May 30, 2006

Dancing Through Life

My friend Bethany and I went dancing last week at Lawrence University. I've always been a big fan of learning how to dance formal dances (swing, waltz, salsa, etc.). My freshmen year of college I lucked out and got into a social dance class for winter interim. It was a quick class but I learned a lot, some of which still sticks with me. The other day though, one of the young men who was running the swing dance event, Andrew, ended up teaching us some interesting thoughts which go beyond dancing.

"Dancing is like having a conversation with someone...hey why don't you come overe here, no wait I'll follow, how's the weather today?"

It seems silly, but I think Andrew's light tone (and his extremely humorous demonstration) reminded me that dance is one of those things we can take too seriously, and when we do, we lose the meaning to it. He essentially wanted us to think and realize that dancing is casual, no matter how formal it is, or how 'graceful' you should be. I applaud any number of person who can get out on a dance floor and just lose it, yet enjoy themselves. When dancing with someone else, it's the same concept...have fun with it, keep it casual.

"You need to pay attention to what she's saying when you dance."

Good dances aren't obviously sitting out on the dance floor having loud conversations with each other about where they are going to go next, or what move their going to attempt. It's because they learn how to communicate and listen through a variety of means. A simple touch, a simple look, a simple respositioning can all convey different things. But the communication is still of outmost importance. Even though there is one person who is leading, you still need to practice give and take with your patner to make sure they are in synch with you.

"A typical dance lesson takes hour and hours...the goal is not to give up."

I've talked a lot the past couple of months about time and patience and how they fit into life. Dance obvsiouly is one of those activities that you just can't learn over night, and if you want to enjoy and understand it, it takes slow patient steps. This also caused me to realize that there are some people who do have natural gifts and talents in certain areas. What has really hit me though is that they too still need to practice and work hard to maintain their level of mastery and confidence.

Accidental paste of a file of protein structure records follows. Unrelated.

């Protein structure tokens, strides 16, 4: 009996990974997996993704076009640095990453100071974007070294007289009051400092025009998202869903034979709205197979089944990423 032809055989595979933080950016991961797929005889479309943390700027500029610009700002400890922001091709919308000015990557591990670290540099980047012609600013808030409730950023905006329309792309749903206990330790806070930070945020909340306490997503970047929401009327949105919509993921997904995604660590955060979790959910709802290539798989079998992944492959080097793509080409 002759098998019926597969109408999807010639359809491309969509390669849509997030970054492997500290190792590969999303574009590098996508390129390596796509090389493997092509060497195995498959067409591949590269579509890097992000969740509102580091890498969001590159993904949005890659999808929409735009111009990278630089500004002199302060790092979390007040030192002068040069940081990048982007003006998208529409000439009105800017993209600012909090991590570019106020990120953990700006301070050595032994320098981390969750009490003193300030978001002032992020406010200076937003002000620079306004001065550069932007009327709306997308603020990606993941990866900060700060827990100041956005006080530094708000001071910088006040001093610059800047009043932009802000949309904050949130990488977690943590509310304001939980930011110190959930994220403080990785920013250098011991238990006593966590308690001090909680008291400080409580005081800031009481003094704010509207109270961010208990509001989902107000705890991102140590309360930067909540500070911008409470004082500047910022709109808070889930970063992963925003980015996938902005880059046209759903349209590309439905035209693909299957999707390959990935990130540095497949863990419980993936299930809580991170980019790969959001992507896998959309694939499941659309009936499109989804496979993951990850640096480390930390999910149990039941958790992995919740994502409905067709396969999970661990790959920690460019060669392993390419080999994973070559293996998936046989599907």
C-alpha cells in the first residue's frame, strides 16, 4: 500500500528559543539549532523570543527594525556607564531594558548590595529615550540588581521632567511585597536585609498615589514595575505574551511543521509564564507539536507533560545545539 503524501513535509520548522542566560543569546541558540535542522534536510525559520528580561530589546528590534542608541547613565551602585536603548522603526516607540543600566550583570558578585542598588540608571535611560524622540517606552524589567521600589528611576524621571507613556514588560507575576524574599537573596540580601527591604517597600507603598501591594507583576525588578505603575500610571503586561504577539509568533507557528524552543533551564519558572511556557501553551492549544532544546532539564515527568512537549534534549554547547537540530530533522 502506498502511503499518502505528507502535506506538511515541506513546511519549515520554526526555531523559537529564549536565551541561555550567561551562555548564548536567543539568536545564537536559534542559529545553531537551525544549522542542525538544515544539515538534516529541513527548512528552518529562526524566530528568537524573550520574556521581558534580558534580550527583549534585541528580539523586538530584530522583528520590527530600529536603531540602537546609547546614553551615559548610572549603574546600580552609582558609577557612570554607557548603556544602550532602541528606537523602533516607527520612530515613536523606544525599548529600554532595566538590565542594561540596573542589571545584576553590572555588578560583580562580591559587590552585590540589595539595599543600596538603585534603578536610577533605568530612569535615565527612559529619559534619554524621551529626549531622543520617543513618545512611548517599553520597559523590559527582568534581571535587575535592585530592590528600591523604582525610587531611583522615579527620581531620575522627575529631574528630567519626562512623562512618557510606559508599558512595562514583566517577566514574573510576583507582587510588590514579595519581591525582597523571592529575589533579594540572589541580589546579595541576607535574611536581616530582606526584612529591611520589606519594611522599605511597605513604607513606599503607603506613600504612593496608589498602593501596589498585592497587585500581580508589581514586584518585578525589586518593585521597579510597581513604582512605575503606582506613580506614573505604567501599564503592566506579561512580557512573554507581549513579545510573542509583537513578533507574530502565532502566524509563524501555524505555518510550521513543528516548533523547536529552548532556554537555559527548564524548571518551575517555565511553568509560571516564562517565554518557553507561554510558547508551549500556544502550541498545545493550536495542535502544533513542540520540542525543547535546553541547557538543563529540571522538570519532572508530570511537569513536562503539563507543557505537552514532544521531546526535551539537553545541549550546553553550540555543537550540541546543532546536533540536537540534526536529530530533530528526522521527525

"You should be able to drop your hand, without worrying about her falling over."

There's a move in the swing dance we were learning where hold onto the other person's hand, but as I soon learned, you're really only sort of hanging on to it. There's some small amount of tension, but each person should be individually balanced, so that when the tension breaks, neither person falls over. What a powerful thought about couplehood. It still includes sharing a tether with somoene, but that each of you are stable enough that you if need to let go for a short time, both people will be ok. Letting go is not a bad thing.

"See that's what's great about most of these moves, the guy isn't doing any of the work."

Yes I threw this one in here because Andrew was really cutting us up at this point. Again it just made me laugh. And it made me appreciate how good a teacher he was since he ahd the ability to break down dancing and make it light and easy without minimizing what we were doing.

My hat off to Andrew and the rest of his Swing Dance Club at Lawrence University. I hope they continue to have fun and success. And thanks for teaching me some great things about life!

PS: Of course this is the big NACURH weekend, and I want to wish the UW Oshkosh delegation much love and luck as they will attempt to bid to host NACURH 2007. One small step guys, one small step!


May 19, 2006

Back to School

A title that is neither in reference to the time of year or a fantastic Rodney Dangerfield movie. It denotes the completion of my first year back in grad school. Although I'm only going part time (ie one class a semester) the experience has educated more than just what was in a standard syllabus.

Student's Schedule